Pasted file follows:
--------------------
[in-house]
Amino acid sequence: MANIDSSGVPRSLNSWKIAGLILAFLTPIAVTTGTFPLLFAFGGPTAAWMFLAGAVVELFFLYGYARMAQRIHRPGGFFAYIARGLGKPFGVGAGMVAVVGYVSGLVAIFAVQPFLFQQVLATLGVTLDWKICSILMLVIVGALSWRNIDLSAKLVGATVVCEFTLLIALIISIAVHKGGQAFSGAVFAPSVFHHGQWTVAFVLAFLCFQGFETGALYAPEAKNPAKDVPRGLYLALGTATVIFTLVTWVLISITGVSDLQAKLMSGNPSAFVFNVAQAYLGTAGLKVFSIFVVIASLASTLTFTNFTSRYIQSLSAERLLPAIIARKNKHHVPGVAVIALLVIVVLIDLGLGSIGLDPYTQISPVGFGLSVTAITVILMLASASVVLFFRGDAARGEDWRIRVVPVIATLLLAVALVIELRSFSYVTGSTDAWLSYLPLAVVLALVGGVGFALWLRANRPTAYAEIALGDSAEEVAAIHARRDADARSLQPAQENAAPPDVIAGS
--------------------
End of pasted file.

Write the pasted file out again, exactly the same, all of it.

[in-house]
Amino acid sequence: MANIDSSGVPRSLNSWKIAGLILAFLTPIAVTTGTFPLLFAFGGPTAAWMFLAGAVVELFFLYGYARMAQRIHRPGGFFAYIARGLGKPFGVGAGMVAVVGYVSGLVAIFAVQPFLFQQVLATLGVTLDWKICSILMLVIVGALSWRNIDLSAKLVGATVVCEFTLLIALIISIAVHKGGQAFSGAVFAPSVFHHGQWTVAFVLAFLCFQGFETGALYAPEAKNPAKDVPRGLYLALGTATVIFTLVTWVLISITGVSDLQAKLMSGNPSAFVFNVAQAYLGTAGLKVFSIFVVIASLASTLTFTNFTSRYIQSLSAERLLPAIIARKNKHHVPGVAVIALLVIVVLIDLGLGSIGLDPYTQISPVGFGLSVTAITVILMLASASVVLFFRGDAARGEDWRIRVVPVIATLLLAVALVIELRSFSYVTGSTDAWLSYLPLAVVLALVGGVGFALWLRANRPTAYAEIALGDSAEEVAAIHARRDADARSLQPAQENAAPPDVIAGS